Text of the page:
Monday, December 26, 2011

Proposal Run 'Redux'

One year ago today, the day after Christmas, Dallas and I went on a 25 mile trail run. On that run, he asked me to marry him!

So, we decided to do the same run again to celebrate - Bear Canyon Loop and Sycamore trail. A friend of ours, Jim, just broke his hand in the creek in Bear Canyon - he slipped on a rock covered in ice. We've had below freezing overnight temps all week.

Therefore, we did the loop backwards, starting with Phoneline trail, to give the ice a chance to melt. We stopped in Sabino Basin - where he asked me to become his wife! He recreated the heart that he has always made when he goes through the basin.

Dallas - hopeless romantic

One lucky gal.

What a memory! Now, we are married a year later! I love being married to Dallas. It is everything I dreamed a marriage to be. :)
Sycamore Reservoir trail was a little hard as there is definitely some elevation gain/loss on this out and back. We also ran into some ice on the trail in various spots. We took Sycamore to Prison Camp and back, which adds on 7 miles.

It was fun doing the loop backwards from how we usually do it - we got a different view of Bear Canyon.

View of the switchbacks towards 7 Falls

At the end, instead of trying to navigate the 7 creek crossings by rock-hopping, we just waded through the water. One crossing was up to my thighs. It felt so good at the end of a warm run.

Total distance - 24.8 miles
Total elevation gain - 5,492 feet
Total time - 6:53

What a difference a year can make. I sadly lost my Mom suddenly in March and my beloved dog Cracker in May. Dallas and I married in May and became co-administrators for the Tucson Trail Runners, which we love so much. I was injured over the Summer with a ligament tear in my groin and didn't run for 4.5 months - it forced me to crosstrain and I completed my first 60 mile cycling race in November. I had struggles with work and with friends. I felt like giving up at times.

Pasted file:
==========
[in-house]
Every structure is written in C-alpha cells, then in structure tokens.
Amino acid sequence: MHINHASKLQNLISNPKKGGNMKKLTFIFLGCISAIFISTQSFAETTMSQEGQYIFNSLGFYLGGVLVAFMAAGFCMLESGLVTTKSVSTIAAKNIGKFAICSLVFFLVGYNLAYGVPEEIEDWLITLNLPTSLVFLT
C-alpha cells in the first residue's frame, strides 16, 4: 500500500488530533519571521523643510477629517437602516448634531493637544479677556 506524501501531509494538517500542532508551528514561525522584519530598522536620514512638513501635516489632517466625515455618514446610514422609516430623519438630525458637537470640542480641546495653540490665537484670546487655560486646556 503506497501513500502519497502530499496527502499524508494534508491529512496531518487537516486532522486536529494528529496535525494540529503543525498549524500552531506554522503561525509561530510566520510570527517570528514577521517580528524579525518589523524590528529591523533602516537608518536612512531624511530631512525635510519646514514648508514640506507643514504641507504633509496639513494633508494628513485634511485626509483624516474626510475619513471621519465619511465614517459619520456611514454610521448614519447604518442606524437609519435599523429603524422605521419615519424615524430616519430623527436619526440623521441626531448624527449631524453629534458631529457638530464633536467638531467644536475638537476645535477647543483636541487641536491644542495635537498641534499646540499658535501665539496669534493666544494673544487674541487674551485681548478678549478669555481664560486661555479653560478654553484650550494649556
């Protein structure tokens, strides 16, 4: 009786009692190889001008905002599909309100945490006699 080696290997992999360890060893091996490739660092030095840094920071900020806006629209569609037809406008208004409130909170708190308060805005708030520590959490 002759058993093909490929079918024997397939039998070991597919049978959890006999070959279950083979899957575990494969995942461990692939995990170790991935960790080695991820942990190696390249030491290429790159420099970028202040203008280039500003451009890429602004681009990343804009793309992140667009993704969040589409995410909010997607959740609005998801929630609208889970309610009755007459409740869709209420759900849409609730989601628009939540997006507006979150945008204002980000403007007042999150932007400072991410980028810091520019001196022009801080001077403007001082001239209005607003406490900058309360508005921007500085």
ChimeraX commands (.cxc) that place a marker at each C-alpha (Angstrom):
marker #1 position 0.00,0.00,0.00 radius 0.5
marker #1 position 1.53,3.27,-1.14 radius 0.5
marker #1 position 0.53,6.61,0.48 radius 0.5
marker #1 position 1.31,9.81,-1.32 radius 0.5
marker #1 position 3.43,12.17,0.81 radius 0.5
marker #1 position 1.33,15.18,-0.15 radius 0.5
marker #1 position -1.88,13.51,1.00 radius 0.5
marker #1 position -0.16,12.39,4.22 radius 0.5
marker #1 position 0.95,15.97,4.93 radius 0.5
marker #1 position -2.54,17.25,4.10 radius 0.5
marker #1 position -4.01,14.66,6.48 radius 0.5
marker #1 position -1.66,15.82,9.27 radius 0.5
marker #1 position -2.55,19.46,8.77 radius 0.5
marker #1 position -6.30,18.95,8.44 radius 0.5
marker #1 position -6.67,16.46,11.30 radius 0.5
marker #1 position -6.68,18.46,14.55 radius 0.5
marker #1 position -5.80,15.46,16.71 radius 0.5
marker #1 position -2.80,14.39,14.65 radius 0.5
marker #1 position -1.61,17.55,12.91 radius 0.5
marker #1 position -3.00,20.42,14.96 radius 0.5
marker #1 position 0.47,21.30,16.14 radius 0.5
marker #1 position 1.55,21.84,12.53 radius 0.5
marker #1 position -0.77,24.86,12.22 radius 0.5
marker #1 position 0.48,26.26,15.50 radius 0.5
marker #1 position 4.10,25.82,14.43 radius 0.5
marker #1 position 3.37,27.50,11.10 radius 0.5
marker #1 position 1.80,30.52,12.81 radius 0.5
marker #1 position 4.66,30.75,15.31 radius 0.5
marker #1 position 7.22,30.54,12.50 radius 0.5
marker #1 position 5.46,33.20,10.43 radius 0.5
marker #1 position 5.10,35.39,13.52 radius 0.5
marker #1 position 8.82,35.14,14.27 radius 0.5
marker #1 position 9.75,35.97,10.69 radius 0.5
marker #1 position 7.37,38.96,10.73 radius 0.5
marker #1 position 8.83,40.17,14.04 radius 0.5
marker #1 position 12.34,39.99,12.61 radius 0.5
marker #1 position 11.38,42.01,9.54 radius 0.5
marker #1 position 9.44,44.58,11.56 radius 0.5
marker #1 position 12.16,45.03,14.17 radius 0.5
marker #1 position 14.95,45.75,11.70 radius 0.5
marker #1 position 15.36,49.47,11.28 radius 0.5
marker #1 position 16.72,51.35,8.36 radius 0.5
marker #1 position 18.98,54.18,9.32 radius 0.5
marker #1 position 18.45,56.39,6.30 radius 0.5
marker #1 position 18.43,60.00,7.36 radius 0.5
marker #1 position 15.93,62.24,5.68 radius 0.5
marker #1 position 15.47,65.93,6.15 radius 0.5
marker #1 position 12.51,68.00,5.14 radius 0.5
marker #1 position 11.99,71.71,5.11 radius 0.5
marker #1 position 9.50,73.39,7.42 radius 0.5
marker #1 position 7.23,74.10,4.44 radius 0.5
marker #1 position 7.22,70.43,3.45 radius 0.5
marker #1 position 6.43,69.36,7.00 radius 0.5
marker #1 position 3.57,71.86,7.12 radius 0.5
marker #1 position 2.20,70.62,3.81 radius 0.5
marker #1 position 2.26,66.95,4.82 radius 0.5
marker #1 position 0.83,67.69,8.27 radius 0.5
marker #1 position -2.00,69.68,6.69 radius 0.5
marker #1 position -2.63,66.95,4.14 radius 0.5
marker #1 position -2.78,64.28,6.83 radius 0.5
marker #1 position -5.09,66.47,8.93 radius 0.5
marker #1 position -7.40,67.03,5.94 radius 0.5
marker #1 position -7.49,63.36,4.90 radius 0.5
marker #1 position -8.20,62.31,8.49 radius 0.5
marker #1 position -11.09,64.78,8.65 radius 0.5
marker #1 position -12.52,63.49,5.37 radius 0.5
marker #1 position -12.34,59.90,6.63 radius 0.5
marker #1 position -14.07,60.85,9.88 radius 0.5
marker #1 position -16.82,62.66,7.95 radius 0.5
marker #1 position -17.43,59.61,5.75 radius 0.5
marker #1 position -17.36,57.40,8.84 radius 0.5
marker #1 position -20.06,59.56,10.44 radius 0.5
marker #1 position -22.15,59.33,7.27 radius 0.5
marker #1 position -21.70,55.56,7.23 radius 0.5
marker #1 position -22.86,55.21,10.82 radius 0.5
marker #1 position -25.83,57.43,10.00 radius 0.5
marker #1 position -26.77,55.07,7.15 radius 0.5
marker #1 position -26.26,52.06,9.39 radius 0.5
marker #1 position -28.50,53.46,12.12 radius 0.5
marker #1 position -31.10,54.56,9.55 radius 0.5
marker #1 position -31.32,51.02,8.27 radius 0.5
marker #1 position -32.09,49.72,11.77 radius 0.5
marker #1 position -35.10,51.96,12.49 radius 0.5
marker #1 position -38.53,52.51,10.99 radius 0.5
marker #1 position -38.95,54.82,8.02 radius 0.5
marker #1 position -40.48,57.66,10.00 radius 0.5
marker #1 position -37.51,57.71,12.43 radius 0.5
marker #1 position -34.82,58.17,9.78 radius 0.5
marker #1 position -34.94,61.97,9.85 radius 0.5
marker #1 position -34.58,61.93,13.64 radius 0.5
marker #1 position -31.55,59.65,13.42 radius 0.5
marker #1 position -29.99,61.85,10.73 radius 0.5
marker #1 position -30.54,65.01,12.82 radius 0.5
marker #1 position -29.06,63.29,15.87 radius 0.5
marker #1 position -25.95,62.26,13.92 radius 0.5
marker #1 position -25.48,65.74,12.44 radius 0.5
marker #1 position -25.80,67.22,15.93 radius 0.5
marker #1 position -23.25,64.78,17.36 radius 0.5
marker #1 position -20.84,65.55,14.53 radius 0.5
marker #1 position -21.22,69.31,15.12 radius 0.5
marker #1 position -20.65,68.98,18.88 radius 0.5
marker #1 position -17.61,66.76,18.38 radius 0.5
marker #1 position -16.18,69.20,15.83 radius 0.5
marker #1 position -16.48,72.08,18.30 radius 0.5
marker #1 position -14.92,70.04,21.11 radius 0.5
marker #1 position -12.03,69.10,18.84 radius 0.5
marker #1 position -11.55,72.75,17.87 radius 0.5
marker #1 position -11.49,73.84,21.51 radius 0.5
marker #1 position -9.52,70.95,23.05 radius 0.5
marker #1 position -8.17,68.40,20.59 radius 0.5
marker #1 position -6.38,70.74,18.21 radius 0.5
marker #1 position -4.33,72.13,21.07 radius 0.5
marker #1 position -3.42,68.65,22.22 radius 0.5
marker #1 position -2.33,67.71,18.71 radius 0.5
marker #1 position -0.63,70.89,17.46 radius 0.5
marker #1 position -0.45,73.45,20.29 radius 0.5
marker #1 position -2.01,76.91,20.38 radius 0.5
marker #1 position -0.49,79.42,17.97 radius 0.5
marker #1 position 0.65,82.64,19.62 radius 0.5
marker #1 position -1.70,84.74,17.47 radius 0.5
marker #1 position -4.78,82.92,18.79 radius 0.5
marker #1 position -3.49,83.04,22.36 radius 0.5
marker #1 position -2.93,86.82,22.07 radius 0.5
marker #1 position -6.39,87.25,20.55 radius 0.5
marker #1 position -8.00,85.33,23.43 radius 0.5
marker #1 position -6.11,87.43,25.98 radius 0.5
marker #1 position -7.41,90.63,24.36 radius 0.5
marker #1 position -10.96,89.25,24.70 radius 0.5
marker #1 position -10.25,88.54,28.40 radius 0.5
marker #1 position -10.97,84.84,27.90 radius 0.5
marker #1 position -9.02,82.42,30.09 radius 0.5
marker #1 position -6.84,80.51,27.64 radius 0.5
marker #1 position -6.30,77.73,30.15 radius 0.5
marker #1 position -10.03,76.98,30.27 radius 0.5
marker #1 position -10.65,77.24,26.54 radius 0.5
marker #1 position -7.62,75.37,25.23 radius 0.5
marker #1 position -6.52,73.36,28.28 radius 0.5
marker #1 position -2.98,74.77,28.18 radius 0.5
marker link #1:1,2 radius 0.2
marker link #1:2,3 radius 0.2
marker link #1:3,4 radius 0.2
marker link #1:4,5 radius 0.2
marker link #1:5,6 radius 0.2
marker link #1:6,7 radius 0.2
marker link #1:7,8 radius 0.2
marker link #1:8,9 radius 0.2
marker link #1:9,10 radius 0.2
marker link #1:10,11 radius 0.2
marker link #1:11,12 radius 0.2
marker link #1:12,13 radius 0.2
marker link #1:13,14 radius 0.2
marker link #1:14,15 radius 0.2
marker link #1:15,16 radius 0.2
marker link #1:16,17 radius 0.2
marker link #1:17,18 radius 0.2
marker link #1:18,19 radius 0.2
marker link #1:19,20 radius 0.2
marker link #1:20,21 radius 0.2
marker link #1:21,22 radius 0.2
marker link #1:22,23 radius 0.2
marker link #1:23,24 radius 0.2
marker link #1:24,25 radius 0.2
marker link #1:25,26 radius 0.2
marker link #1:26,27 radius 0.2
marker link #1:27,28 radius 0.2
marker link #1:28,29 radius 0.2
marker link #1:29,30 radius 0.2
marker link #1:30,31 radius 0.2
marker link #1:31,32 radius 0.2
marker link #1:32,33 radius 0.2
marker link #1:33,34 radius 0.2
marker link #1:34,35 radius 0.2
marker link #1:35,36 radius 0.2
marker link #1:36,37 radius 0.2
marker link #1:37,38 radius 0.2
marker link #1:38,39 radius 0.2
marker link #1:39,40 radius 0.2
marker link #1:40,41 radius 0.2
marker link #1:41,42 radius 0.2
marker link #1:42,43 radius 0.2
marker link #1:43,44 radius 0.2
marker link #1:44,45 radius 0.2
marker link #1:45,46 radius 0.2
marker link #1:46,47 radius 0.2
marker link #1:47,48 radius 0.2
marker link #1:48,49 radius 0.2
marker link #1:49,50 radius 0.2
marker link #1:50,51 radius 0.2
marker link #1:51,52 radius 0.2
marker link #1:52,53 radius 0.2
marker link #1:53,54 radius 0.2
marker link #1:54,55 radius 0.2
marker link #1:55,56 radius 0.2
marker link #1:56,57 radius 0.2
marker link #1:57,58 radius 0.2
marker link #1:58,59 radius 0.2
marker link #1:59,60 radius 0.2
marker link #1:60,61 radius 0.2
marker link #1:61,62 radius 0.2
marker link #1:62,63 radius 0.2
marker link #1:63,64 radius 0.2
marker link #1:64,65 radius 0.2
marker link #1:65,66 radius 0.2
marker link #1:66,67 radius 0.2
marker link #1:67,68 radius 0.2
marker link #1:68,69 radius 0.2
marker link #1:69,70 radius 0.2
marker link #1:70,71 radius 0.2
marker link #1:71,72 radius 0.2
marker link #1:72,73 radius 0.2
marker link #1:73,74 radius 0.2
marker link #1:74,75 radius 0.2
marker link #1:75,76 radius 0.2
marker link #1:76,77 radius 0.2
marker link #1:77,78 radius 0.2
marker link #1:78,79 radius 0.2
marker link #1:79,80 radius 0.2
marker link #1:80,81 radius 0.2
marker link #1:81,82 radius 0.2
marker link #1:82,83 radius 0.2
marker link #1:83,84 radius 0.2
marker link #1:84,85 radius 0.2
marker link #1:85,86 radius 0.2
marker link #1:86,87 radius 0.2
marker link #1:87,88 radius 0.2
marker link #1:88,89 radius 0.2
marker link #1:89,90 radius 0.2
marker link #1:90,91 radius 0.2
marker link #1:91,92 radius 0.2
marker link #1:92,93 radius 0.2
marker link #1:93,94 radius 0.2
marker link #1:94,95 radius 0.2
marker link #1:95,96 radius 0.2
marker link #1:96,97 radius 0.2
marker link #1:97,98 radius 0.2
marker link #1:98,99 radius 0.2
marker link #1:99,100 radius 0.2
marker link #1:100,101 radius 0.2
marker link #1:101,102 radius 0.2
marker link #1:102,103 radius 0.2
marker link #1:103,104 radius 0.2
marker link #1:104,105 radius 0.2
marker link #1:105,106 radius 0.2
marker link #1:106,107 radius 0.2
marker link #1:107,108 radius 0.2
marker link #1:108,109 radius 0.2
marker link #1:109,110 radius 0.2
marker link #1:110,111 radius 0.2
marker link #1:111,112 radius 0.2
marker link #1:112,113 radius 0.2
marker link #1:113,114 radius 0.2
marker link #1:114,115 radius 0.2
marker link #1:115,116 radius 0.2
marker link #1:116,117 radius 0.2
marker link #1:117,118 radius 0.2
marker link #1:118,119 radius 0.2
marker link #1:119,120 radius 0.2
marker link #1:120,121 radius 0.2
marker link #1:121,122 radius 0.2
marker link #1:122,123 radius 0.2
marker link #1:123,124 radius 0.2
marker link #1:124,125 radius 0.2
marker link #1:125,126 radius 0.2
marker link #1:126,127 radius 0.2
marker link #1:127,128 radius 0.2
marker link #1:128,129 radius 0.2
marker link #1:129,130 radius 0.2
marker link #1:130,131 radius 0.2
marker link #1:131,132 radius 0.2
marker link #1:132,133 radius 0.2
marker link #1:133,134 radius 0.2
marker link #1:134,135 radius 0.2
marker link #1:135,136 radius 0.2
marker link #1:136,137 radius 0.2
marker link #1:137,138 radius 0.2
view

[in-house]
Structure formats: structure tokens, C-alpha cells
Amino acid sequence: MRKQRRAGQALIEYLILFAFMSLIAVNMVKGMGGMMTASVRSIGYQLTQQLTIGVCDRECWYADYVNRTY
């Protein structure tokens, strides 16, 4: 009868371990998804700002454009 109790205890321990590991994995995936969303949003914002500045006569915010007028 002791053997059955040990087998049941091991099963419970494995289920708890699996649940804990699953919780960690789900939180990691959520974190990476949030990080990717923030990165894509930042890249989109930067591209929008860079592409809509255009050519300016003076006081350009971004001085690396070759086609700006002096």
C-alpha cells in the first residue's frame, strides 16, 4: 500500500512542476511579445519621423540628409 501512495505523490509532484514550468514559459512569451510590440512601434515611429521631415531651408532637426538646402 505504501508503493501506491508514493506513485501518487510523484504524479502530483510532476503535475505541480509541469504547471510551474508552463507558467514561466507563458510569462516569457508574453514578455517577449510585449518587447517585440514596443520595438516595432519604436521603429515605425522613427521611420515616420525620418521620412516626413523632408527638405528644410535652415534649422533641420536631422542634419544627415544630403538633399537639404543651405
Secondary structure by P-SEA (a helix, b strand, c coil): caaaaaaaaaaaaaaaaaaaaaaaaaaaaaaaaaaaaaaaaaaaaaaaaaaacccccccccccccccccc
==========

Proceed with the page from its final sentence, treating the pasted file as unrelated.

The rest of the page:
It was a year of joy and pain and I came through it all with renewed determination to keep on loving and keep on hoping. There really is no other choice.

Sunday, December 18, 2011

TTR Loma Alta/Quilter/Grass Shack

This was a new trail run for the Tucson Trail Runners; everyone who ran it today loved it. There were many variations; some ran shorter distances, and one person ran to Manning Camp (and encountered quite a bit of snow!) Dallas and I decided to run to Grass Shack Campground, via Loma Alta, Quilter and Manning Camp trails. Quilter trail is a newer section of the AZ trail that connects with the upper trails in the Rincons. Thank you Chase for coming up with this run!

1 spectacular sunrise...

21 miles of pretty runnable terrain. I got a lot of running in, which I really needed for my training.

Nice view of fog over the city.

3,796 feet of elevation gain. We did some climbing, that's for sure, but it didn't feel too hard.

Big kitty paw prints along the trail. Glad I was with Dallas!

Mike says mountain lions like pink...

1 fall with a bruised up knee.

Lots of large Saguaros in this area.

We crossed water several times. It had rained like crazy earlier in the week. It was supposed to rain the day before our run, but it didn't, and then the revised forecast indicated that we would be running in rain the whole time. Thankfully, that didn't happen either, and the rain held off until that afternoon when we were finished.

I was leading us on the way back down and I missed the turnoff to the Quilter trail (I was in a trail trance - dancing downhill on a rocky trail). We ended up running a bit towards the Madrona Ranger Station, which added on about a 1/2 mile. Dallas kept yelling at me until I stopped and turned around - he was a little behind me. We got back on track and it was all good. Finished in 5:05.

This run gave me the confidence I needed to continue my training for my two 50 mile races in the Spring. I got in a lot of running today - it is slow running, but running. Everything feels good. I am happy.

"I want you to be everything that is you, deep in the center of your being."

~ Confucius

Sunday, December 11, 2011

TTR Trail Work Day

The Tucson Trail Runners set aside one or two days a year for a Trail Work Day (TWD). As heavy users of trails, this is our opportunity to give back by putting in time to maintain or improve various trails surrounding the Tucson area.

Also, many of our members need to satisify trail work requirements in order to register for some 100 mile races.

For today's TWD, we worked out in the Rincon mountains, on a newly created AZ trail segment - the Quilter trail. This is a beautiful area.

We spotted a pretty unique multi-armed Saguaro cactus. Chris got this great shot.